Opponents of a Hawthorne ballot measure that would raise property taxes to pay for more police officers said Thursday they will try to have the proposal invalidated in court because sample ballots sent to voters last week lacked a complete text of the ordinance.
Hawthorne Assn. of Taxpayers President Martha Bails, who spoke against Proposition D at a City Council meeting Tuesday, promised to file a lawsuit against the city in Superior Court regardless of whether the measure passes in the election Tuesday.
"The (state) Election Code says you have to provide text or an impartial analysis (of a ballot measure) by the city attorney," Bails said. "Hawthorne failed to do that."
Hawthorne City Atty. Michael Adamson said, however, that recent case law indicates that cities aren't required to place either an impartial analysis or the complete text of an ordinance on the sample ballot. Although the City Council never directed him to prepare an analysis of the measure, he added, copies of the proposal were available to the public on request.
"If this (measure) was really fatally defective, as Bails (and others) indicate, they would have taken it to court already," Adamson said. "Instead, they wait until the last minute trying to create panic by alleging irregularities or illegalities."
Supporters of the measure said they plan to hand-deliver copies of the measure's full text to residents this weekend.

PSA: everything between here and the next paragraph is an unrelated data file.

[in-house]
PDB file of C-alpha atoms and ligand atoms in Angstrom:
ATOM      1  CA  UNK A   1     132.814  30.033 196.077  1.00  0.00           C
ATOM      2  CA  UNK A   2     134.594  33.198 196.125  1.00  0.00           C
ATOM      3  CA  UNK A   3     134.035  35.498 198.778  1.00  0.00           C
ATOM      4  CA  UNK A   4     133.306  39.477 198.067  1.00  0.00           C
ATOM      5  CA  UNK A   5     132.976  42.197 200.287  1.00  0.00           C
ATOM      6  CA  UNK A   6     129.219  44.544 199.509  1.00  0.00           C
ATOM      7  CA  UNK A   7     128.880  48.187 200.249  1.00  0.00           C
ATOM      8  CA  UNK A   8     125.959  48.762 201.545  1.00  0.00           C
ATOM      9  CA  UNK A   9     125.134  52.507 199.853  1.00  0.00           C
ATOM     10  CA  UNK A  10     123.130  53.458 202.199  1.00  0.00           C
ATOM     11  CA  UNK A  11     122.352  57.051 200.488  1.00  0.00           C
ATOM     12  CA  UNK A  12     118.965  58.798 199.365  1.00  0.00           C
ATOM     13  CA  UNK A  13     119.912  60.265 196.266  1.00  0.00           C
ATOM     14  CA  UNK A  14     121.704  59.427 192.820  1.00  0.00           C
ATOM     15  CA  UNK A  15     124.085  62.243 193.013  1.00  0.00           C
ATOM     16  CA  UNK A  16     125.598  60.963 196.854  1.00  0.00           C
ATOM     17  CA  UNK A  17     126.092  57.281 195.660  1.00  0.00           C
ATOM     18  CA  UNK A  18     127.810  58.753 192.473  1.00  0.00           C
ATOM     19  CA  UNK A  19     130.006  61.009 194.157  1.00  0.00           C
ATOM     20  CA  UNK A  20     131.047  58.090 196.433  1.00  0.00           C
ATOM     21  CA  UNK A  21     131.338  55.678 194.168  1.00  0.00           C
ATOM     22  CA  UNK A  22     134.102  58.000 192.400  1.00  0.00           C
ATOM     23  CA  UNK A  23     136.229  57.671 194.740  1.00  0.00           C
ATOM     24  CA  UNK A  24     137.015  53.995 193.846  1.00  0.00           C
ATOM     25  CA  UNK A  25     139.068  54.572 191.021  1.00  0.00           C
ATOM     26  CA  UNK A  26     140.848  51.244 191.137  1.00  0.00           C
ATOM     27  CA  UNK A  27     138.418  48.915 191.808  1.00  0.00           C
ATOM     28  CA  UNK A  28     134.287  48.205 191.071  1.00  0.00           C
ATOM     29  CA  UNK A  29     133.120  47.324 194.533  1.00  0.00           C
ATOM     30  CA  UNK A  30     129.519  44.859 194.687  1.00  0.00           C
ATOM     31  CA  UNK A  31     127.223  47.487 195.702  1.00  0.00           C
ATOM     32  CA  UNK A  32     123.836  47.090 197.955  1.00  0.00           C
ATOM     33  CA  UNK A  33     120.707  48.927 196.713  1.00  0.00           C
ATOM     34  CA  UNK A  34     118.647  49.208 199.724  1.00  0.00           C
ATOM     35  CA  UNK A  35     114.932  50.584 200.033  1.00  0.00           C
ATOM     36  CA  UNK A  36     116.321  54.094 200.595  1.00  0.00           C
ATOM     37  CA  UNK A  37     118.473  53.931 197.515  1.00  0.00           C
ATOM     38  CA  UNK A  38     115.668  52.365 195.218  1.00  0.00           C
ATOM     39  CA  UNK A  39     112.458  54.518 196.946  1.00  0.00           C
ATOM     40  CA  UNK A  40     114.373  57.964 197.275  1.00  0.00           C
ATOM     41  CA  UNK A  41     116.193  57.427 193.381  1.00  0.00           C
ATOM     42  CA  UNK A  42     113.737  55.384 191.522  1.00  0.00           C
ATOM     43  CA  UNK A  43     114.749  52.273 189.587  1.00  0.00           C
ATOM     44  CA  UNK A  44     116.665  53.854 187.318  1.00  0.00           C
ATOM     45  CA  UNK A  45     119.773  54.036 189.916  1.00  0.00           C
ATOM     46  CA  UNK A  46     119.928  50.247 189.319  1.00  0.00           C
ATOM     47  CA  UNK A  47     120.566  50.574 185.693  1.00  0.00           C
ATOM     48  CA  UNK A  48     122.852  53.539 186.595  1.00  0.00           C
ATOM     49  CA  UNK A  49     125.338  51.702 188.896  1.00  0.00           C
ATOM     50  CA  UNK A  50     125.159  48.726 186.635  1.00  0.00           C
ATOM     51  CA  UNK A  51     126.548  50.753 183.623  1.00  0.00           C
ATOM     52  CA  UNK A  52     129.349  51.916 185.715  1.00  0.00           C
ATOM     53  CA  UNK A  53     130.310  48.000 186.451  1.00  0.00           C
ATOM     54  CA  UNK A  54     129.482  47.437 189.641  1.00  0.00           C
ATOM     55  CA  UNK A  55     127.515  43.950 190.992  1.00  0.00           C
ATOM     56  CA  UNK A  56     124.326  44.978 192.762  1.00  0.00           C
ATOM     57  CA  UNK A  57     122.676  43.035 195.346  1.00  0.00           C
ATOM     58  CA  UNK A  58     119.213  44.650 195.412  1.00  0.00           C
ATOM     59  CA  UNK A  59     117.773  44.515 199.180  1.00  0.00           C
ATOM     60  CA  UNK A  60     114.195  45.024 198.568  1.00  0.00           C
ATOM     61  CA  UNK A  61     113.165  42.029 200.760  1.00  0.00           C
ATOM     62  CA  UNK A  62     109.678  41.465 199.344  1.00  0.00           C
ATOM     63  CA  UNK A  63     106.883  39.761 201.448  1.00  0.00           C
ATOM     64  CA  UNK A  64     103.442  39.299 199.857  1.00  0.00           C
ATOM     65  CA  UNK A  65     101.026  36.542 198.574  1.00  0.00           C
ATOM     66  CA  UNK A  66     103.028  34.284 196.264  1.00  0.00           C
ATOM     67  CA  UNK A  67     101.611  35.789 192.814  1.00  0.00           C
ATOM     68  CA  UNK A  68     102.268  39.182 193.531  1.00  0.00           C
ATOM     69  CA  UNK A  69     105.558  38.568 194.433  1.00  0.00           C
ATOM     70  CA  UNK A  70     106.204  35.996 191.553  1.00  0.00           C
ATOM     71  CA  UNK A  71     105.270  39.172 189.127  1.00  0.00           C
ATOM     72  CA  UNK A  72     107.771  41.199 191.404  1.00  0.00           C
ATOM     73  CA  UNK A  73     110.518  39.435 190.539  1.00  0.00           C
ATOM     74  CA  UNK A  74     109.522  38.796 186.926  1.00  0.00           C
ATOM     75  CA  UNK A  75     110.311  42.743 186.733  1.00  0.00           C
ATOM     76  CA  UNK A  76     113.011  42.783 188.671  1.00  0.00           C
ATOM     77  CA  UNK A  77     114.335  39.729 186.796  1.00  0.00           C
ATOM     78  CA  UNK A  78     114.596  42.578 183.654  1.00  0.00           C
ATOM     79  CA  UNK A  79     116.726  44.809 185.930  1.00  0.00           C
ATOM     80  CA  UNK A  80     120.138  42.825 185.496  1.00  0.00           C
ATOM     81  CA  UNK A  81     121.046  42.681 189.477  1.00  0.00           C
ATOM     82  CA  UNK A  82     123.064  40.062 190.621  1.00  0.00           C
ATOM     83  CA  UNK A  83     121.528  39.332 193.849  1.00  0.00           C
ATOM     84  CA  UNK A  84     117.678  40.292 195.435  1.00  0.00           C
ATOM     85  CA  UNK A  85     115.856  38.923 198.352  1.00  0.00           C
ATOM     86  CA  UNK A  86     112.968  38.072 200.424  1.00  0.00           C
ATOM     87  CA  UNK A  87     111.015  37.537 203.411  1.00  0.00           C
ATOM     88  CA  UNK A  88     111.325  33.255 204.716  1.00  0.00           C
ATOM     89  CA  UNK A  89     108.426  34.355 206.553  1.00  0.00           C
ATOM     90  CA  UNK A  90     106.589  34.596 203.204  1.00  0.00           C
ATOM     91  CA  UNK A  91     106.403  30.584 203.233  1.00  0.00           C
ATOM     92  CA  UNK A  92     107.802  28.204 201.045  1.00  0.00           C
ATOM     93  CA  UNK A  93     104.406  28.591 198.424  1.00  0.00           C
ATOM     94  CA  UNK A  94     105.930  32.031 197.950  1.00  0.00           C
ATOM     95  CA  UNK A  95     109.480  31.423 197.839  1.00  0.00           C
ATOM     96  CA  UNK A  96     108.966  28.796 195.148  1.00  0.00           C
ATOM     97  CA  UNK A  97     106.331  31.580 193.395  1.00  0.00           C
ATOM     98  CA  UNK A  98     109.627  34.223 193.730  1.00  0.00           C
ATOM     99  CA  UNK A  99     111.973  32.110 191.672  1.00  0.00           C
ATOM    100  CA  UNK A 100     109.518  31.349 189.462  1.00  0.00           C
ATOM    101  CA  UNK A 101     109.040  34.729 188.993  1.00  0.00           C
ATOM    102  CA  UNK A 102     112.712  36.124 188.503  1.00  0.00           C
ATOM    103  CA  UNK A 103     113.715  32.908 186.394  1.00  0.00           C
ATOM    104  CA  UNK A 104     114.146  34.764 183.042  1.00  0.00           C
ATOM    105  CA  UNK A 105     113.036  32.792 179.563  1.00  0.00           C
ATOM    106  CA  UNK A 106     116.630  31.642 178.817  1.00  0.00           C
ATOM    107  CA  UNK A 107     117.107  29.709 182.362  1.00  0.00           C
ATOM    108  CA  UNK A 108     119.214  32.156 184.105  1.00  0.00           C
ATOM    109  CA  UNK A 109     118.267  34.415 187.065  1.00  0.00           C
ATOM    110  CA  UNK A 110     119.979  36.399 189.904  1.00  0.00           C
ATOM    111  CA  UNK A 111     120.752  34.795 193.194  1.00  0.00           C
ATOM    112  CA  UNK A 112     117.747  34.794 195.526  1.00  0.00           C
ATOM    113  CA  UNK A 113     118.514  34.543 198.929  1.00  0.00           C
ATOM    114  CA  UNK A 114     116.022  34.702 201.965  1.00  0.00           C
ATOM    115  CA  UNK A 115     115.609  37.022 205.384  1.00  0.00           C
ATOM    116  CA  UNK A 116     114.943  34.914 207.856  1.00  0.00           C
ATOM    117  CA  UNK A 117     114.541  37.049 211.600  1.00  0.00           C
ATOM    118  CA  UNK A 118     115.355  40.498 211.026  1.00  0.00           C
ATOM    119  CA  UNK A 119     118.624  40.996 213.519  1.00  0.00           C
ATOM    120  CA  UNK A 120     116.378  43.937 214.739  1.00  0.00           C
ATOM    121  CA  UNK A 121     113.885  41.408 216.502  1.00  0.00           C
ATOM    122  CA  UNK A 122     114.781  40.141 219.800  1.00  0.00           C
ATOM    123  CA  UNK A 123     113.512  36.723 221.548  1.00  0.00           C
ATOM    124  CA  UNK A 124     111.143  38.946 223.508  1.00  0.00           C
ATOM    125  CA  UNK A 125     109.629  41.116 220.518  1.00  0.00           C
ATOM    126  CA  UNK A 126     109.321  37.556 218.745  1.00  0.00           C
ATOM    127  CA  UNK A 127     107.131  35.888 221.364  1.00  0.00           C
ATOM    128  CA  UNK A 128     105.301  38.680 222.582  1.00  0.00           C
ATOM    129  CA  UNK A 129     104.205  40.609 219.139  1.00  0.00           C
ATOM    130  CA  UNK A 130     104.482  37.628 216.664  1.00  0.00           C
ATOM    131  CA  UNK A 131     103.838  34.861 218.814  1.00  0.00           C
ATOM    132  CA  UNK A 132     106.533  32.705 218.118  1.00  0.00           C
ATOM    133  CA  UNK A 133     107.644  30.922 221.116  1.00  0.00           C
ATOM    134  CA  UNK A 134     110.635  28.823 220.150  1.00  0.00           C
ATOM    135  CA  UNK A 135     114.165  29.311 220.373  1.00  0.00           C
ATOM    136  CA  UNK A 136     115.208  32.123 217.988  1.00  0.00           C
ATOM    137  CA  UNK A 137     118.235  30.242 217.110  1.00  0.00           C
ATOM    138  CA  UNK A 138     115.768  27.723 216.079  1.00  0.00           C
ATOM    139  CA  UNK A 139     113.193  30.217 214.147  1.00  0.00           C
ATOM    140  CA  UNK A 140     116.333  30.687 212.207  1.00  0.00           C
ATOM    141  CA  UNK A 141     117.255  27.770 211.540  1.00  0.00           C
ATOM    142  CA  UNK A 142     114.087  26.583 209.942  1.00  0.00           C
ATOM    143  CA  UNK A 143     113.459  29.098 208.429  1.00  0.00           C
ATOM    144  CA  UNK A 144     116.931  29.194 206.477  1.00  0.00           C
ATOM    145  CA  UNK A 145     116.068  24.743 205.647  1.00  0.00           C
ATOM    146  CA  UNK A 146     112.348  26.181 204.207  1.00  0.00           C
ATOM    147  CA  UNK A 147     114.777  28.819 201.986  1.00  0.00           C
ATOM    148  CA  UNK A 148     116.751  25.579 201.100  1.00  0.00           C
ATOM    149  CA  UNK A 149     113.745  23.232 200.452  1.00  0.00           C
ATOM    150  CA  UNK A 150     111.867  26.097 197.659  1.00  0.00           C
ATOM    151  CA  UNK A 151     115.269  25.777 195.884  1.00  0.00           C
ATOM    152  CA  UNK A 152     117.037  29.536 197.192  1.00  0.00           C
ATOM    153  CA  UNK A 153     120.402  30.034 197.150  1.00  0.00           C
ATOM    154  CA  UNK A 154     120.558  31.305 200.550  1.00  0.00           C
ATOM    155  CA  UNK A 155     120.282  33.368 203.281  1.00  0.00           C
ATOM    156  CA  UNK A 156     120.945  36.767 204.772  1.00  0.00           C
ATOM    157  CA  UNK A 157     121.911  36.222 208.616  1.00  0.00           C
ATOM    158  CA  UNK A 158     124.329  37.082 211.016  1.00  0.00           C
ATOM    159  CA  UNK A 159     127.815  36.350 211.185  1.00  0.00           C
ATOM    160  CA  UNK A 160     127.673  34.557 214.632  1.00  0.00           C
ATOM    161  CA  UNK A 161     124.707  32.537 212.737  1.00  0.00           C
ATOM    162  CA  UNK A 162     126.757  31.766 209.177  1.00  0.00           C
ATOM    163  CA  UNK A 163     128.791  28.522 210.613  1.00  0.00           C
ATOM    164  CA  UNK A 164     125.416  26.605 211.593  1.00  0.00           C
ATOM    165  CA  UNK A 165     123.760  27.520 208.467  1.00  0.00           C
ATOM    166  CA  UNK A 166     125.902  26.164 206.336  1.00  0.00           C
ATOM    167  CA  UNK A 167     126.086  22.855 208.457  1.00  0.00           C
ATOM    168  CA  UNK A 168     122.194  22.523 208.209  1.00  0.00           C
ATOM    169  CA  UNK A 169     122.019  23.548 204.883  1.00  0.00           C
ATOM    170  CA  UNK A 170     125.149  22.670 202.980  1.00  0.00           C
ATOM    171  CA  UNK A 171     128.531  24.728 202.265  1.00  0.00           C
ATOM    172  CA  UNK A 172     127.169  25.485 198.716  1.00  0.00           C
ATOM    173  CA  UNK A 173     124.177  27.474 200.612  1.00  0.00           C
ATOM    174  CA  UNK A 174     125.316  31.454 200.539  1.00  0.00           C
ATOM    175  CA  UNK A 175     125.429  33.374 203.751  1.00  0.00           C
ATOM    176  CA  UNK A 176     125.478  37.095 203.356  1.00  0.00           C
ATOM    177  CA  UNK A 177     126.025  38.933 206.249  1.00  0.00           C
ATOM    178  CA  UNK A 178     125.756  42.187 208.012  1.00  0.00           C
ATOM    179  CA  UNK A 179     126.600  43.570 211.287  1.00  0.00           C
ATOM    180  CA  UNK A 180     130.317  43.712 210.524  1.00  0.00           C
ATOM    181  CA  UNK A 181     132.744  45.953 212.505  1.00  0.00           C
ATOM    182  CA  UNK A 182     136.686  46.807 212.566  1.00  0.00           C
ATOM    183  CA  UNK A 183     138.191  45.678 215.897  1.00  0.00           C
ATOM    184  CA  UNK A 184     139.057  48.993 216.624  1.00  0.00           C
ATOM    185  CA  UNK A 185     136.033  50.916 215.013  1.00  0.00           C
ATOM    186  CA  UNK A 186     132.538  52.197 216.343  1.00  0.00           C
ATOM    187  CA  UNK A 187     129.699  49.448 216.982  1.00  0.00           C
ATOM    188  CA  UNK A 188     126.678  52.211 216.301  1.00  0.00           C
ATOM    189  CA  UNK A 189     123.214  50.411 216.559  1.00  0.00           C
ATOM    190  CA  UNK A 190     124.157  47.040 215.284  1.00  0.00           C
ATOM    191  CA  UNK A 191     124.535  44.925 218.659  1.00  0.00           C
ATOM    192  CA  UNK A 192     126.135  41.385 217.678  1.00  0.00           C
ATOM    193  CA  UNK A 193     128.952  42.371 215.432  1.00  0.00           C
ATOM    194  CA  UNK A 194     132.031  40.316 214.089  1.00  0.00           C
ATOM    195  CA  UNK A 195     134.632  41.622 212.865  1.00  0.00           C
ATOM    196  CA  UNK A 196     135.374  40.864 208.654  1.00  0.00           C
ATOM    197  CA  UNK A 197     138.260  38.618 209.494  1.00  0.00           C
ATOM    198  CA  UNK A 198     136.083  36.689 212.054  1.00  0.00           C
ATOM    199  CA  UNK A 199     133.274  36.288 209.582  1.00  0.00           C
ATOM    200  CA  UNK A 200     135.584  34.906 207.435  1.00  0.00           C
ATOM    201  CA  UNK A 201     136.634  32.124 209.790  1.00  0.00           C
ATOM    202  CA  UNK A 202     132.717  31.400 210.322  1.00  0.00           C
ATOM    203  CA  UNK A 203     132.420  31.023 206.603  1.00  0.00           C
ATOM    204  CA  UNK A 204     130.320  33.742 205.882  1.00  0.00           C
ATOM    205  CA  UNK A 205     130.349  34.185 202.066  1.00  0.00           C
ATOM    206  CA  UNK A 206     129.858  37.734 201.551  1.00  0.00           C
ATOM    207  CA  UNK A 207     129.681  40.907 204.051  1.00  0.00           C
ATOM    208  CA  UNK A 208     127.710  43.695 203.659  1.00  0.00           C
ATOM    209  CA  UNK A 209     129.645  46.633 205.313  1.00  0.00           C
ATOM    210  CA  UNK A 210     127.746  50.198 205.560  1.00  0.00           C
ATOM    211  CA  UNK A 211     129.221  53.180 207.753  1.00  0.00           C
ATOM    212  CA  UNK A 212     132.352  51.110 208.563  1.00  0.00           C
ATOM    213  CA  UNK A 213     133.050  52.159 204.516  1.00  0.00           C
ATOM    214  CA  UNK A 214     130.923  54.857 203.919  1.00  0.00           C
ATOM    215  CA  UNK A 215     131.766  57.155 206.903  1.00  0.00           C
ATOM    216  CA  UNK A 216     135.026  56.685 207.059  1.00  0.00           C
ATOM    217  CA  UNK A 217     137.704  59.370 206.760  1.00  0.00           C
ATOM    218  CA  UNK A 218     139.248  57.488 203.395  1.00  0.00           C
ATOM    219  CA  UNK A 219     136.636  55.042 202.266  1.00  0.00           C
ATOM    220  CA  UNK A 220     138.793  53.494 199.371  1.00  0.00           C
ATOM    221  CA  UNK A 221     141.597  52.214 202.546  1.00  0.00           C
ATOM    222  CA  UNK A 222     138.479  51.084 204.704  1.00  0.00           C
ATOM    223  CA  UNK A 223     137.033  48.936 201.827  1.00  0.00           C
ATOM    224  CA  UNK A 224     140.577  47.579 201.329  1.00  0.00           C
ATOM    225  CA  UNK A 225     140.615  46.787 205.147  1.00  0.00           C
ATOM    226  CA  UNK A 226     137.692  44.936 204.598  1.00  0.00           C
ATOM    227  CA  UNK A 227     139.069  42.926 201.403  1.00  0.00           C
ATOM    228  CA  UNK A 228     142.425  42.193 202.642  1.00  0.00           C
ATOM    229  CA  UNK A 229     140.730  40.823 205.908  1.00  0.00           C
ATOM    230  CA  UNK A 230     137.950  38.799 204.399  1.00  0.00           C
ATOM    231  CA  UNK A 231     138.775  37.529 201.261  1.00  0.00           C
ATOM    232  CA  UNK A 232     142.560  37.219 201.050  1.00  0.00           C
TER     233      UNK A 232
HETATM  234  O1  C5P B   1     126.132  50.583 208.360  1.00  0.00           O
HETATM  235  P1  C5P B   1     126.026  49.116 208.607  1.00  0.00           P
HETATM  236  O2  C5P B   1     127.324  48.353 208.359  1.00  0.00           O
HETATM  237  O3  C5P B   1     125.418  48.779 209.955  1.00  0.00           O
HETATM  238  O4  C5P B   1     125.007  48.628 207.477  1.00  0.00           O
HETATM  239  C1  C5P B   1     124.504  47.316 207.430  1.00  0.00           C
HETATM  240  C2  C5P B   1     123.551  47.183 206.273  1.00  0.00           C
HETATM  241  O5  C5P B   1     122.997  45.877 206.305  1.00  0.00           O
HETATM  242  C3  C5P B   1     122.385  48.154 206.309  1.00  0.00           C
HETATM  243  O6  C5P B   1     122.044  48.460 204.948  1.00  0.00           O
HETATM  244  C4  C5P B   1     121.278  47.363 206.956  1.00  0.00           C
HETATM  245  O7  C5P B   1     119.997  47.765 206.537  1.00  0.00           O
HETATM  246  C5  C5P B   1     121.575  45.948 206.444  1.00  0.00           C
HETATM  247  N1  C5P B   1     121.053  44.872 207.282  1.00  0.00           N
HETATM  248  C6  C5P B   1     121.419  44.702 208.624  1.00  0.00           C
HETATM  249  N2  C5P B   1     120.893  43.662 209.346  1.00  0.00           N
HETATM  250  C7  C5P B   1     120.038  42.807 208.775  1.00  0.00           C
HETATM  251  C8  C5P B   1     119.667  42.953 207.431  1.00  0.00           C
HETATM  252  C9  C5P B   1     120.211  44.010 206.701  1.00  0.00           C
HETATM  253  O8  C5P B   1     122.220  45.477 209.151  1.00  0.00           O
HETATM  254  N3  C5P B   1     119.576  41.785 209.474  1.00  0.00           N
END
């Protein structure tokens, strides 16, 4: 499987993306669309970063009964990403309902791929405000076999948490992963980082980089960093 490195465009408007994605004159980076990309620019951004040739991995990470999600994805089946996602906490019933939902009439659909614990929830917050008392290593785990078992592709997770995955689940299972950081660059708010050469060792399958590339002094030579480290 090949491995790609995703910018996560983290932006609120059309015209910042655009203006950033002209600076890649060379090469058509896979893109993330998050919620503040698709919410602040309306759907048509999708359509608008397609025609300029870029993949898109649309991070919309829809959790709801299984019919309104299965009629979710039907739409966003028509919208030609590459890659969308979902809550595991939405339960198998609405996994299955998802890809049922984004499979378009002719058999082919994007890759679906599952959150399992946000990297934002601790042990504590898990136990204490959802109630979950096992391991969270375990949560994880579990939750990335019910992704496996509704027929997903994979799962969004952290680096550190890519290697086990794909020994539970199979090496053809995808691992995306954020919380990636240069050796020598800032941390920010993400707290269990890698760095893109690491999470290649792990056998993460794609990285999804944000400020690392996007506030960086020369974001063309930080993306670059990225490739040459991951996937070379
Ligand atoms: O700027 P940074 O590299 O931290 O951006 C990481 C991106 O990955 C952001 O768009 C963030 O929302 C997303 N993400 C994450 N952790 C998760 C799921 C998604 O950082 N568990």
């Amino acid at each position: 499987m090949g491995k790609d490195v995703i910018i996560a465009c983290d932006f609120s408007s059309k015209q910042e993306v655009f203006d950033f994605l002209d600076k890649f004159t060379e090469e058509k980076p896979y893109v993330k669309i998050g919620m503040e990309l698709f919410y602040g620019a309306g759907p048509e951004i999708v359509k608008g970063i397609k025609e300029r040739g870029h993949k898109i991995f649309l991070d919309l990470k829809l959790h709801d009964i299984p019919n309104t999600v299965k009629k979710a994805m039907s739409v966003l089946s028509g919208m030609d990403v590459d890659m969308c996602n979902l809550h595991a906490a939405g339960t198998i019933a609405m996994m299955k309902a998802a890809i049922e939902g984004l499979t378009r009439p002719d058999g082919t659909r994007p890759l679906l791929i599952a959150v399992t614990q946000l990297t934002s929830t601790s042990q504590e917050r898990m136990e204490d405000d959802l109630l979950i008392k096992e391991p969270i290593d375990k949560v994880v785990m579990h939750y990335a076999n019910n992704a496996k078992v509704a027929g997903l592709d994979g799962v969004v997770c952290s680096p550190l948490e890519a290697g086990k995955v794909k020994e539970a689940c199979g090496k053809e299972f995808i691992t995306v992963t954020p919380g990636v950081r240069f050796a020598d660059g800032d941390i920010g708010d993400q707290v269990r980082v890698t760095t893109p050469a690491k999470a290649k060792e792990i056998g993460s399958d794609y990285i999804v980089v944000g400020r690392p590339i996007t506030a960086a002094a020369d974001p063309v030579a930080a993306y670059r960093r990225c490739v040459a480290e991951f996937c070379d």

City officials had considered doing that but were advised by Adamson that it was unnecessary.
The measure, which needs the approval of two-thirds of the city's voters, would raise property taxes $55 a year for homeowners and $70 a year per apartment unit. Businesses would pay $5.50 per foot of frontage, with a cap of $5,000. The tax increase is expected to raise $2.9 million a year to hire and retain 35 more police officers.
Community activist Raymon Sulser, who wrote the ballot argument against the proposal, said Thursday that the measure is unfair to businesses and that the city has not explored ways of hiring more officers without imposing a tax. He also was critical of wording in the measure that gives the city manager authority to determine how much the tax may increase every year based on the consumer price index.
"I am for better police protection," said Sulser, "but the first thing you have to do is see where you can save money" before adding a tax to pay for more police.
Despite the need for a two-thirds majority and the sudden surfacing of opposition this week, ballot measure proponent Shelley Effler said she is confident the measure will pass.